way that it hopes will satisfy America.
Poor judicial decisions are in the eye of the
beholder so no procedural change could
solve that. But the EU’s proposal answers a
number of complaints including clarifica-
tions to the way outgoing judges’ cases are
handled after their term ends.
Perhaps a grand bargain is in the works.
Comfortingly there is mounting evidence
that Mr Lighthizer is not ou t to torpedo the
WTO. This year his department ha s filed
seven new official WTO disputes engaged
actively in discussions over new rules on e-
commerce and on July 16th even called for
an end to the WTO’s impasse on agricul-
ture negotiations suggesting that the talks
should focus on market access.
Even so the chances of success are slim.
Some American concerns are difficult to
deal with under the WTO ’s legalistic pro-
cesses. These work best when Chinese
laws can be compared with official com-
mitments. But with technology transfer

for example America claims that unwrit-
ten rules force firms to hand over their
technology as a condition of doing busi-
ness. That makes it hard to write watertight
regulations and to test them in the WTO’s
court particularly if the firms involved are
too scared to speak for fear of losing access
to the Chinese market.
Even if America the EU and Japan do
manage to draw up what they see as a per-
fect set of new rules China may not play
along. It wants a stable trading system and
will pay attention to a co-ordinated bom-
bardment from its biggest markets but it
will not sign up if it thinks it will be made
poorer in the long run. The Americans
would like to draw up new rules without
the Chinese at the table then ram them
down their throats. That would be unac-
ceptable to the Chinese.
The next challenge will be obtaining
wider agreement to a deal concocted by
only four members. To poorer countries
the idea that America can be rewarded for
throwing a tantrum by winning a reform
of the system will be deeply distasteful.
They believe that richer countries have al-
ready tipped the rules in their favour. That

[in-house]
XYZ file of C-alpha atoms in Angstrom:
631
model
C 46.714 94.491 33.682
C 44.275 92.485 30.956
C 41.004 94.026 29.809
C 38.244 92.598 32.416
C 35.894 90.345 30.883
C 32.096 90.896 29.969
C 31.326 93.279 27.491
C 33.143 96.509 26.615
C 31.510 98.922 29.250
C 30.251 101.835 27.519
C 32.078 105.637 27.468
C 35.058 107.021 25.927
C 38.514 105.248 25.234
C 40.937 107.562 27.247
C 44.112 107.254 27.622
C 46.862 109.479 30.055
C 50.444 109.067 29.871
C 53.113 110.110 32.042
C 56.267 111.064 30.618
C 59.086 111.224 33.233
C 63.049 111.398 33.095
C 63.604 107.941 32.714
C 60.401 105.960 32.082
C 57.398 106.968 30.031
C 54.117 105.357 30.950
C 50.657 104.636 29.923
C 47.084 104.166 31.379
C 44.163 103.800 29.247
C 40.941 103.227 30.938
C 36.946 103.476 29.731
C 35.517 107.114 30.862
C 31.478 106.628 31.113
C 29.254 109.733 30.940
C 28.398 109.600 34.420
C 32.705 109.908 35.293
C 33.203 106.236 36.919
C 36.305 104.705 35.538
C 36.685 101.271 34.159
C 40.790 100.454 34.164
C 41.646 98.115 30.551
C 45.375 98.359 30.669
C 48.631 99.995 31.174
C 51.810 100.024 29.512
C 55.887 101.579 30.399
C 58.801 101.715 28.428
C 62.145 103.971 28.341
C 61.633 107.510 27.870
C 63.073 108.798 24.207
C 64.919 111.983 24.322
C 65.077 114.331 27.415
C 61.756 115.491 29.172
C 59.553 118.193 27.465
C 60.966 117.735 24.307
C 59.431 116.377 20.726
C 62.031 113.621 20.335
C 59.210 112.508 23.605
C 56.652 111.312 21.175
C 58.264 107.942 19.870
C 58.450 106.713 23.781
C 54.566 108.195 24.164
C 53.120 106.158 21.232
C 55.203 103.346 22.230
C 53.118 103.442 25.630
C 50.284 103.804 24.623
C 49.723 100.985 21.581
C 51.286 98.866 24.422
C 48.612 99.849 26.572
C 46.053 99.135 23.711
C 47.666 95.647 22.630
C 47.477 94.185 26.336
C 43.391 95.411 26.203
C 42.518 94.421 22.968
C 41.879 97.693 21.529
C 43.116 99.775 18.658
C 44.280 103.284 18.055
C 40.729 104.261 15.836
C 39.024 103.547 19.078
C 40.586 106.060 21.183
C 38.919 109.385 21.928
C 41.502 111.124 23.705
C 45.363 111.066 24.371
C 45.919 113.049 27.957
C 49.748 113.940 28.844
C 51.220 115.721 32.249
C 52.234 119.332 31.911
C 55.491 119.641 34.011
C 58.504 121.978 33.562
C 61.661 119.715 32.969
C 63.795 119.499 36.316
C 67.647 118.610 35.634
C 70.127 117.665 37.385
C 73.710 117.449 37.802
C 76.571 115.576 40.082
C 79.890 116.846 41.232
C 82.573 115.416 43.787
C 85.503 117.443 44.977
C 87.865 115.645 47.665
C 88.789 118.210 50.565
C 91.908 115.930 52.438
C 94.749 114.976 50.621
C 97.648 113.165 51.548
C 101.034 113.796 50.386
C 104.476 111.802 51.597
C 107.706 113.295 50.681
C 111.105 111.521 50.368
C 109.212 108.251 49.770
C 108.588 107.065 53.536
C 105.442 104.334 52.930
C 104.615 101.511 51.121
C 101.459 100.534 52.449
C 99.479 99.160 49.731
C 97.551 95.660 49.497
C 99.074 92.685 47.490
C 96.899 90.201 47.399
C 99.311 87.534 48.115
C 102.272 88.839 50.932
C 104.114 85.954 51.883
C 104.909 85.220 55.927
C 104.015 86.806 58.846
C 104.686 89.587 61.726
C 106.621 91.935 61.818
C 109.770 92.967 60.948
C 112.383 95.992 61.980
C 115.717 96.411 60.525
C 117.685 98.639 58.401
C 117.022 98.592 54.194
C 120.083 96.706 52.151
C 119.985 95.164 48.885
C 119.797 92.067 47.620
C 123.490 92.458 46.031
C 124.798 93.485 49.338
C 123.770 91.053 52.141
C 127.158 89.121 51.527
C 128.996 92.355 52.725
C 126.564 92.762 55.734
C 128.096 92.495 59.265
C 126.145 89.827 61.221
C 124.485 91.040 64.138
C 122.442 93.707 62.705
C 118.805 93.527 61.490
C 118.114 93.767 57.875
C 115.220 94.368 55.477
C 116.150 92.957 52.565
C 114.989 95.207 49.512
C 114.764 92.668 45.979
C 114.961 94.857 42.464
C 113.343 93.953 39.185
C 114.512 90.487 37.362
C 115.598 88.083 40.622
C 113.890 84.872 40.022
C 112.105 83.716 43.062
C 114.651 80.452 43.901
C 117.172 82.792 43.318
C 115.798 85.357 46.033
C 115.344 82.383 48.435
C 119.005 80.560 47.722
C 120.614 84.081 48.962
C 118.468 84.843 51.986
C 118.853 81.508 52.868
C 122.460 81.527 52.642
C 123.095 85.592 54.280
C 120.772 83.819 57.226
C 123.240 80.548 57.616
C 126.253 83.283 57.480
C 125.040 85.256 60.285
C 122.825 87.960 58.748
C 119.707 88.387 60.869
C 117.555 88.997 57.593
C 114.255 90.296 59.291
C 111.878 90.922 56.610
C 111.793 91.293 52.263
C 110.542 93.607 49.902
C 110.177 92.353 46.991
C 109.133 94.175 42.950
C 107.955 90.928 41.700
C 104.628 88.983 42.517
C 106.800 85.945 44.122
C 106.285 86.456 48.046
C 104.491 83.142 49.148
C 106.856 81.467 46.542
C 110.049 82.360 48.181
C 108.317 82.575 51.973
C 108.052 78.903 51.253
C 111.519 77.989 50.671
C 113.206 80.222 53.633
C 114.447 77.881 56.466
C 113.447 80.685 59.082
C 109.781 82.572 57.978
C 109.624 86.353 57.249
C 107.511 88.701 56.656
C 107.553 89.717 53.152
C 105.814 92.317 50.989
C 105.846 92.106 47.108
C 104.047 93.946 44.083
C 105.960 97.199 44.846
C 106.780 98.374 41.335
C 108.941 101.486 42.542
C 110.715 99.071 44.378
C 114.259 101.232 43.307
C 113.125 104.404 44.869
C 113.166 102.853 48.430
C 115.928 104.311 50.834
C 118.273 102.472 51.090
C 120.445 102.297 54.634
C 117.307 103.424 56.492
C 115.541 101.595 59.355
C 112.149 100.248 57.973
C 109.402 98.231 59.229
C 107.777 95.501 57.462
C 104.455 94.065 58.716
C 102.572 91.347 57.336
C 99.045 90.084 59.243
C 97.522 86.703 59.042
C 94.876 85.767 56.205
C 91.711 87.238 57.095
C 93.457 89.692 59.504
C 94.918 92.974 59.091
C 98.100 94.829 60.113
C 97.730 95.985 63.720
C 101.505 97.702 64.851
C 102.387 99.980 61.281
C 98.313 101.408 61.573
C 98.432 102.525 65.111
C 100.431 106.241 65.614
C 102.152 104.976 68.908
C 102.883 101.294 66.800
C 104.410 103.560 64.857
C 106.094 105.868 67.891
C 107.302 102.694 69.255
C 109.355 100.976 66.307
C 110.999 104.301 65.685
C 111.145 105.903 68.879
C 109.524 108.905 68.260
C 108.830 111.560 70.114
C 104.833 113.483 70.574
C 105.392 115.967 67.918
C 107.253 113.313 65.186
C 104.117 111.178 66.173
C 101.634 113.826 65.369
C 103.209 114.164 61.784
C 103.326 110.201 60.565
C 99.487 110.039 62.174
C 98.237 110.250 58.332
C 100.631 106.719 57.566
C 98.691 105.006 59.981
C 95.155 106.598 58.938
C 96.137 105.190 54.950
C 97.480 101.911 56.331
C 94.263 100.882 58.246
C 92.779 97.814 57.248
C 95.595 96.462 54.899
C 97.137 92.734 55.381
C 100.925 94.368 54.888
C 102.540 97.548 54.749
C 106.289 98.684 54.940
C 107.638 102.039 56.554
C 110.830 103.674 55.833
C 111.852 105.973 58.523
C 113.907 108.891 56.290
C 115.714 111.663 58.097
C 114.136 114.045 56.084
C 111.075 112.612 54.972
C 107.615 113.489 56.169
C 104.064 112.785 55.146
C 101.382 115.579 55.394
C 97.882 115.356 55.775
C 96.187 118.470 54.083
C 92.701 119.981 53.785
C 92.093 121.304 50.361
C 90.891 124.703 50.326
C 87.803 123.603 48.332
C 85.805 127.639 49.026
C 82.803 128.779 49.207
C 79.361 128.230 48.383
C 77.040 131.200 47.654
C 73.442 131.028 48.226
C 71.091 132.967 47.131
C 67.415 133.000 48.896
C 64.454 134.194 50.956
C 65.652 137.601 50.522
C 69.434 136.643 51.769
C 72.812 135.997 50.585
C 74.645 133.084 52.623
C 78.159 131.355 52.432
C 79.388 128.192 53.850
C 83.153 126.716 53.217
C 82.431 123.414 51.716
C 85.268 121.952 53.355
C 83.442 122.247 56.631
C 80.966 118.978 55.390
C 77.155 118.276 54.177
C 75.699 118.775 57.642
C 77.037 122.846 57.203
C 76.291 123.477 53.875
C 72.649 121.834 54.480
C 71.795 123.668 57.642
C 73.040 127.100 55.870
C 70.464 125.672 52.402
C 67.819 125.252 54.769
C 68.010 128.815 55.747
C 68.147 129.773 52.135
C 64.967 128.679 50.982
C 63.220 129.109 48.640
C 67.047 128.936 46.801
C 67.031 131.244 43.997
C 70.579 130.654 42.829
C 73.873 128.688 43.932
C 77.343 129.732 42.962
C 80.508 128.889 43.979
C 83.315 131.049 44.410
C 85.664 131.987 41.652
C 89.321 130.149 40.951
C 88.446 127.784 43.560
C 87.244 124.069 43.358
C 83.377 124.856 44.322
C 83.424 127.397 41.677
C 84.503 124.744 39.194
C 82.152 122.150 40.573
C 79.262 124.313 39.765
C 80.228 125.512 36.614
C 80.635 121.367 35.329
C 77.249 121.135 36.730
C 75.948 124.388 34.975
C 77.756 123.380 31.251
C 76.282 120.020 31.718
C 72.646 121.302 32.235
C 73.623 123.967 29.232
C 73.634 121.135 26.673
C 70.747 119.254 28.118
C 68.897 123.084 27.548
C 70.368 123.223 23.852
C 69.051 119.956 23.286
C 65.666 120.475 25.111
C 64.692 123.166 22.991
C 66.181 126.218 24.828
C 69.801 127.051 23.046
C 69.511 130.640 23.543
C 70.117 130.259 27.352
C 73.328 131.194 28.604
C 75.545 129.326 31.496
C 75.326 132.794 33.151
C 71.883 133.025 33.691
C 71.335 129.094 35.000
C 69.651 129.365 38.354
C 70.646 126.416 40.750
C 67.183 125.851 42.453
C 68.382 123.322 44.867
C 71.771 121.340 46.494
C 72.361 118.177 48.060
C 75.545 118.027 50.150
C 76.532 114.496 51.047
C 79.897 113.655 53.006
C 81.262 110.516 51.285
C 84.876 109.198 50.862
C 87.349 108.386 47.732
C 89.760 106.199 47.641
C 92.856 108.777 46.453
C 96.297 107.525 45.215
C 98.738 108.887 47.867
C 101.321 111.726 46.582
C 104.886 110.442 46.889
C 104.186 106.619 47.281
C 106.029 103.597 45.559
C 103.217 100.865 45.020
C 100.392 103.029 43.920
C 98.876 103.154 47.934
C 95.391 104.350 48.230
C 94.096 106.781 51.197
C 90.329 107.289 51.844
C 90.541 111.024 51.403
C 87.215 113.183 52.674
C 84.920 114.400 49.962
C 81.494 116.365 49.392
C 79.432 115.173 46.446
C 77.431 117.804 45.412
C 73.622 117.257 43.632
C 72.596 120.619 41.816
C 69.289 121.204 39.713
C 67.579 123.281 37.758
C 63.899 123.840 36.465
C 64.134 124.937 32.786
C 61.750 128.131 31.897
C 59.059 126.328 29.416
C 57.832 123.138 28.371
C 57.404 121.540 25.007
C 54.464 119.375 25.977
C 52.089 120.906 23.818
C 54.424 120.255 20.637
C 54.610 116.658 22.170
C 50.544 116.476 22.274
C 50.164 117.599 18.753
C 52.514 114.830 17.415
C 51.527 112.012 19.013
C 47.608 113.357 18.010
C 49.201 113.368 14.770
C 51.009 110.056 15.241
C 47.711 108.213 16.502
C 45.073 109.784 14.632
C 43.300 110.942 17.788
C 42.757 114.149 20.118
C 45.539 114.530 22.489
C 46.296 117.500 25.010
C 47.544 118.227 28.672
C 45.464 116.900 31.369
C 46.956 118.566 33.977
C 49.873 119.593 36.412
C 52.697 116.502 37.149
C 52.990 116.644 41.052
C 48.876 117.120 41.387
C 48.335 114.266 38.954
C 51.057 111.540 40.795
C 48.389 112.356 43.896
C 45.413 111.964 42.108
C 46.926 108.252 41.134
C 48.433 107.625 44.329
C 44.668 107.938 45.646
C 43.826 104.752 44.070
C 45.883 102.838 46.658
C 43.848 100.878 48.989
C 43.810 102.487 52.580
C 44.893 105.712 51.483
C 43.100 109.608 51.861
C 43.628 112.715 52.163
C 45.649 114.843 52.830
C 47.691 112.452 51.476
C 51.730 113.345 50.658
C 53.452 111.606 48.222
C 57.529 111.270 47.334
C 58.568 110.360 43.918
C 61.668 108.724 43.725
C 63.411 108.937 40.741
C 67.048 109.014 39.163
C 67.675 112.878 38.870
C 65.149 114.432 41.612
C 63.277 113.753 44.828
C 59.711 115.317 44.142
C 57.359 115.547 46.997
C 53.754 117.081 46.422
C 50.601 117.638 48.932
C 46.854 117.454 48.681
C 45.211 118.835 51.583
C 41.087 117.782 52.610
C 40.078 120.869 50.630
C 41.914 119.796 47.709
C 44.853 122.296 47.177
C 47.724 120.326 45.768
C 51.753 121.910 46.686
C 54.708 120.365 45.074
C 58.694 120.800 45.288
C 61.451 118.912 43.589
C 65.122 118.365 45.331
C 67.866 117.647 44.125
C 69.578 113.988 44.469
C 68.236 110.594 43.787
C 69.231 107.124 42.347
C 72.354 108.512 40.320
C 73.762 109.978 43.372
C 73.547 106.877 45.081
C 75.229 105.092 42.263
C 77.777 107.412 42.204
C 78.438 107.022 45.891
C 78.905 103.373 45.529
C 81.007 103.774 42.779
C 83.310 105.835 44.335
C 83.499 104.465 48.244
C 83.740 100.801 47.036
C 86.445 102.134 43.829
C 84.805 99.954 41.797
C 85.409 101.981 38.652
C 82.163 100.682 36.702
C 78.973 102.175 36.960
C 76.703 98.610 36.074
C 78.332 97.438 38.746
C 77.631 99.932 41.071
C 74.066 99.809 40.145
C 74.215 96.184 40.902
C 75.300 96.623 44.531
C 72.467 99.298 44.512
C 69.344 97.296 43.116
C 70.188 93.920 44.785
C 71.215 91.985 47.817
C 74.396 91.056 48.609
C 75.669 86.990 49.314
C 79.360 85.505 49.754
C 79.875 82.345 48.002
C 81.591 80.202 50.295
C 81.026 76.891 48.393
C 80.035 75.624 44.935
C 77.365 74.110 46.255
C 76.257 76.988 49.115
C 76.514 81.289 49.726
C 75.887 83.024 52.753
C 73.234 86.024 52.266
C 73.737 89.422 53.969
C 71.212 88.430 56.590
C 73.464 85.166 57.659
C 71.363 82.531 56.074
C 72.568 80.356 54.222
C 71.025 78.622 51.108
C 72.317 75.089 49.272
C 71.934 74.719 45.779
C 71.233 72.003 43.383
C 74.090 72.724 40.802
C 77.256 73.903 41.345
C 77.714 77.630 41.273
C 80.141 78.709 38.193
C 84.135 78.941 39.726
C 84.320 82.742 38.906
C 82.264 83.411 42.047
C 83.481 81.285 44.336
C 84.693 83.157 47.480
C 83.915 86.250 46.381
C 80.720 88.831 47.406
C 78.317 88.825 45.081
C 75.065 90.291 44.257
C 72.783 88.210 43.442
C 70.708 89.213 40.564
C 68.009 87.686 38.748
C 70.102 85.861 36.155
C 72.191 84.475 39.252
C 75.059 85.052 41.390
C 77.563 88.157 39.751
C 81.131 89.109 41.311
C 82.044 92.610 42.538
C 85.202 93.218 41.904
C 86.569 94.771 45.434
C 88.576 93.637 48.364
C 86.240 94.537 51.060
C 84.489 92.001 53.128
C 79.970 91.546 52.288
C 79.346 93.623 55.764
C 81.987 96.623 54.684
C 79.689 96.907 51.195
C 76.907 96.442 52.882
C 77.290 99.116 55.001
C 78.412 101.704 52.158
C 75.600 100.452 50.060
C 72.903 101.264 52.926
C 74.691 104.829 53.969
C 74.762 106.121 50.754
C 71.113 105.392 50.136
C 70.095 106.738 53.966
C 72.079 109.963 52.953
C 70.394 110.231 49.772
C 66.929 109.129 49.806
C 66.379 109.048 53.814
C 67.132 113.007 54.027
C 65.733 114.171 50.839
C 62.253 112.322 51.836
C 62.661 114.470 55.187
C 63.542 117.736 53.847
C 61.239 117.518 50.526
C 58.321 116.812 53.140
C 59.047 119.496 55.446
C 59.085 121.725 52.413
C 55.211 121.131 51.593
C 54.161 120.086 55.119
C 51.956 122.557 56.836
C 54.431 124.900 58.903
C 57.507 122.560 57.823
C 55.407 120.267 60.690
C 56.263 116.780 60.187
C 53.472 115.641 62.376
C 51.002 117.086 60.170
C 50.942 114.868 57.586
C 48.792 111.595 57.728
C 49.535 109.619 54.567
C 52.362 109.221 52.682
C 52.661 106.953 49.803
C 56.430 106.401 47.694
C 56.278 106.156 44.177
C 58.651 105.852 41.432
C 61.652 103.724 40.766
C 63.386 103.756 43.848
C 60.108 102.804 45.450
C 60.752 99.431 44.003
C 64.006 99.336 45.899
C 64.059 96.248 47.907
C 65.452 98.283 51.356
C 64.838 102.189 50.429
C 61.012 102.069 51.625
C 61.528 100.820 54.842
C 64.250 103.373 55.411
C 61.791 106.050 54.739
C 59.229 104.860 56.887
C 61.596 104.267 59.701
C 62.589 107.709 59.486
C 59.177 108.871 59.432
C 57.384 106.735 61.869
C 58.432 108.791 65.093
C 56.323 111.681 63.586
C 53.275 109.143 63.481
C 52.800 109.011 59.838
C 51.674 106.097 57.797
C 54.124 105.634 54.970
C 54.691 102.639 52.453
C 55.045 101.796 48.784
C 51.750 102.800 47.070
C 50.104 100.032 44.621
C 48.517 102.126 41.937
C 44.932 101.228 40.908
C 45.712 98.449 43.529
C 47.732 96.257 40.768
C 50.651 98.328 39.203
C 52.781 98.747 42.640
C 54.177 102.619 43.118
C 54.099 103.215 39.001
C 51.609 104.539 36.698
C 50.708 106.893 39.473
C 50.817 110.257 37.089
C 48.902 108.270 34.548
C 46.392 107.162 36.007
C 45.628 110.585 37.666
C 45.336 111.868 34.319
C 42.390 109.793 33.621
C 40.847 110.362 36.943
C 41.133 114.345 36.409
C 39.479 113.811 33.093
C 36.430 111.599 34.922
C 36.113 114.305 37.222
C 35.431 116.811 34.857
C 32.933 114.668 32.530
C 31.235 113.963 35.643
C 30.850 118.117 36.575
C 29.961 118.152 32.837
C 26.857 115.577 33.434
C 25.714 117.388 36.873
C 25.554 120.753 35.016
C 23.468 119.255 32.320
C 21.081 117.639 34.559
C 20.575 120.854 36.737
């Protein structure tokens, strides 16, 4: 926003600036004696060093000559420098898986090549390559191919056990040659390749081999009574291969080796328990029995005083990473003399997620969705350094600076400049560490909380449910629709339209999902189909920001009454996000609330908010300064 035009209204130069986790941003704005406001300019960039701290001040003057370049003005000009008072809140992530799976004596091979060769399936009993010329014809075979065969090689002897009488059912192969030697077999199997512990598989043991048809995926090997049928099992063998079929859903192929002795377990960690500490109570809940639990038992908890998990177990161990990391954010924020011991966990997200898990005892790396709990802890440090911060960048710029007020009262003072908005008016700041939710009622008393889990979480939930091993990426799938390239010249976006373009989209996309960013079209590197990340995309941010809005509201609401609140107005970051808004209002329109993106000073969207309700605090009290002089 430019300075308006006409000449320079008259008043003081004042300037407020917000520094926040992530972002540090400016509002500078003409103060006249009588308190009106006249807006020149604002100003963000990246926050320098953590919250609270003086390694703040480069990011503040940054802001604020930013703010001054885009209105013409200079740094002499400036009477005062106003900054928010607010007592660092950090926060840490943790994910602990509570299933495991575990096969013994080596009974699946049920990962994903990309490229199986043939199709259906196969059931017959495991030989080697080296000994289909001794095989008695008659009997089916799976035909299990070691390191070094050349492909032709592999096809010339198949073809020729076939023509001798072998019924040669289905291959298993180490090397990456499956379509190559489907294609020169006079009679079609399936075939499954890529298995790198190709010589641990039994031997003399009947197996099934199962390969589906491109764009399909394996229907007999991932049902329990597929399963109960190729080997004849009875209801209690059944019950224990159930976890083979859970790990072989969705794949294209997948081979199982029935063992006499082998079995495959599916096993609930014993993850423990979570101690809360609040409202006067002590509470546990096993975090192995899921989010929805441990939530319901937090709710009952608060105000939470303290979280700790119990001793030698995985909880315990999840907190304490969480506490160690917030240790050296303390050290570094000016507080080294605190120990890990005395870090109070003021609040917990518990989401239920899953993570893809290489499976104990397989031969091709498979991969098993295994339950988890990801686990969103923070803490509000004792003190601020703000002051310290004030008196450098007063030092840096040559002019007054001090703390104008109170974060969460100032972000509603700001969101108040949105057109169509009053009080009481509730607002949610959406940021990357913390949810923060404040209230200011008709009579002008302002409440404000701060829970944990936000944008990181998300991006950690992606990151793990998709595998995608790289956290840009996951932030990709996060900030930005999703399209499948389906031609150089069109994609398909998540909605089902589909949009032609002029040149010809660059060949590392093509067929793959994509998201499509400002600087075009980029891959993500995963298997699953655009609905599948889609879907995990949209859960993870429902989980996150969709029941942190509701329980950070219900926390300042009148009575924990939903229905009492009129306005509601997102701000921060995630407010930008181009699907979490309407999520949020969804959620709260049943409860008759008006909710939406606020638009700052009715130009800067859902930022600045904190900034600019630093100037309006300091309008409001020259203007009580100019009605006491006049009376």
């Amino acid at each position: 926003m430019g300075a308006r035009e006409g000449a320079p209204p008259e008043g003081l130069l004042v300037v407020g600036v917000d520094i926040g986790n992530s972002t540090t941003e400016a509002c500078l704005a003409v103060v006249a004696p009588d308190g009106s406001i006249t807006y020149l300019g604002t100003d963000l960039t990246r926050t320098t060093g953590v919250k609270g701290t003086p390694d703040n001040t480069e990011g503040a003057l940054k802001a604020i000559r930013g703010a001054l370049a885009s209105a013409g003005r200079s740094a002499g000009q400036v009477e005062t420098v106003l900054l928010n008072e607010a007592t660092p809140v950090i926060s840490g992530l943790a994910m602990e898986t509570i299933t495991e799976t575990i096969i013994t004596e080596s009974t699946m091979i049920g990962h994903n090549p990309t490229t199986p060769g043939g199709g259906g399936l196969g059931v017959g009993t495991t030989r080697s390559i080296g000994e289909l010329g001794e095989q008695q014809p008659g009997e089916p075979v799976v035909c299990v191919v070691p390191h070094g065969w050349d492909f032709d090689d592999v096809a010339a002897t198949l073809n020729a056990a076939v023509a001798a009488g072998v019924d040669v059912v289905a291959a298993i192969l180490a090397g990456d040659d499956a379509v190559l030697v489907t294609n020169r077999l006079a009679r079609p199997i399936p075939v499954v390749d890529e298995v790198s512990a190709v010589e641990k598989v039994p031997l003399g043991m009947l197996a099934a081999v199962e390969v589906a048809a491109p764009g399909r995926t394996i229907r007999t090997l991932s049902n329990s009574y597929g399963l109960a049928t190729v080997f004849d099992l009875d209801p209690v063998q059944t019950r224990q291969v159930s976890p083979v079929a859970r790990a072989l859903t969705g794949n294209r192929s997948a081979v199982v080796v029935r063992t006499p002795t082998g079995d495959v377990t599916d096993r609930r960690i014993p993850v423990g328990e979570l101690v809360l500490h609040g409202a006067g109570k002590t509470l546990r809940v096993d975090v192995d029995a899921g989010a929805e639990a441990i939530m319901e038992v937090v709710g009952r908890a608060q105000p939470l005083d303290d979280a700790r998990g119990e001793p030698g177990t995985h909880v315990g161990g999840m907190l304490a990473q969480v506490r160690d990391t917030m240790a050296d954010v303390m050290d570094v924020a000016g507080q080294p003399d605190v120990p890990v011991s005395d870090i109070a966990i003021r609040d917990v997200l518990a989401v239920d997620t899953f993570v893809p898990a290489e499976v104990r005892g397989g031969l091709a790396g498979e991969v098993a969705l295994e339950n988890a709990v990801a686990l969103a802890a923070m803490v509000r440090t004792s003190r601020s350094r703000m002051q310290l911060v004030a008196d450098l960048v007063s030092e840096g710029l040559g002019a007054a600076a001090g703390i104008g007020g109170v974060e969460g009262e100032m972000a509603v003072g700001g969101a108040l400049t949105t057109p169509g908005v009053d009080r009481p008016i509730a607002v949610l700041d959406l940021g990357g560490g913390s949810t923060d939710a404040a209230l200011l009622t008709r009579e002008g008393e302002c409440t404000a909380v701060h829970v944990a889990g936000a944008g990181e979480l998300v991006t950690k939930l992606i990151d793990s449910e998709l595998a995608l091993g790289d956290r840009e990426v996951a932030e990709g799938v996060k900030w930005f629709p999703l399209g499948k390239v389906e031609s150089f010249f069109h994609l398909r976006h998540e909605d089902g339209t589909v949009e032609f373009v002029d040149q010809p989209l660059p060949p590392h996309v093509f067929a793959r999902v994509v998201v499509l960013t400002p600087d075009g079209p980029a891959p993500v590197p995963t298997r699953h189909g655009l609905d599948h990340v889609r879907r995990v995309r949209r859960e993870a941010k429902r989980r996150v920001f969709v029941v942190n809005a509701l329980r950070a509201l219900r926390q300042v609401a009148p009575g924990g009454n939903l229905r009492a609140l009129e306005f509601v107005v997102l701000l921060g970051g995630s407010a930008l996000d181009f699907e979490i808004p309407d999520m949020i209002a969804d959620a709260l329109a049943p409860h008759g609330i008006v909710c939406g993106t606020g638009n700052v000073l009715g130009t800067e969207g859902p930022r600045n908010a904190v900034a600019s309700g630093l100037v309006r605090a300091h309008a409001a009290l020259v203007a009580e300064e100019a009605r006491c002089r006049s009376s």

is why the joint statement in May included
hints about bypassing the WTO ’s crippling
requirement for consensus instead opting
for getting a “critical mass” of countries to

Brink it on
Another risk to the plan is Mr Trump him-
self. Mr Lighthizer may be a brilliant strat-
egist capitalising on his boss’s willingness
to blow up the system in order to force the
change that he wants. But he could easily
fall out of favour. The plan relies on Mr
Trump playing along and stepping back
from the brink at the right time. He could go
too early bought off by an offer from Chi-
na’s president Xi Jinping to buy more
American goods without bringing any re-
form to the system. Or he could hang on
too long turning the confrontation with
China into one only about power and face
and not one about trade and rules.
Seen from one angle the Americans are
making a last-ditch effort to reshape the
system they founded to serve their own in-
terests. Unless they do it now they reckon
China will become too powerful to con-
tain. Perhaps that moment ha s already
passed. In the 1980s when the Reagan ad-
ministration acted against Japanese trade
practices Japan’s GDP was around 40% of
America’s. But this year according to the
IMF China’s GDPwill be 69% of America’s
rising to 88% over the next five years.
The Chinese may call America’s bluff
hoping that when Mr Trump goes in two or
six years’ time the next president will be
less keen to tax his citizens by raising the
cost of imports. If so expect tariffs to con-
tinue. And for the multilateral rules-based
system to become still more toothless. 7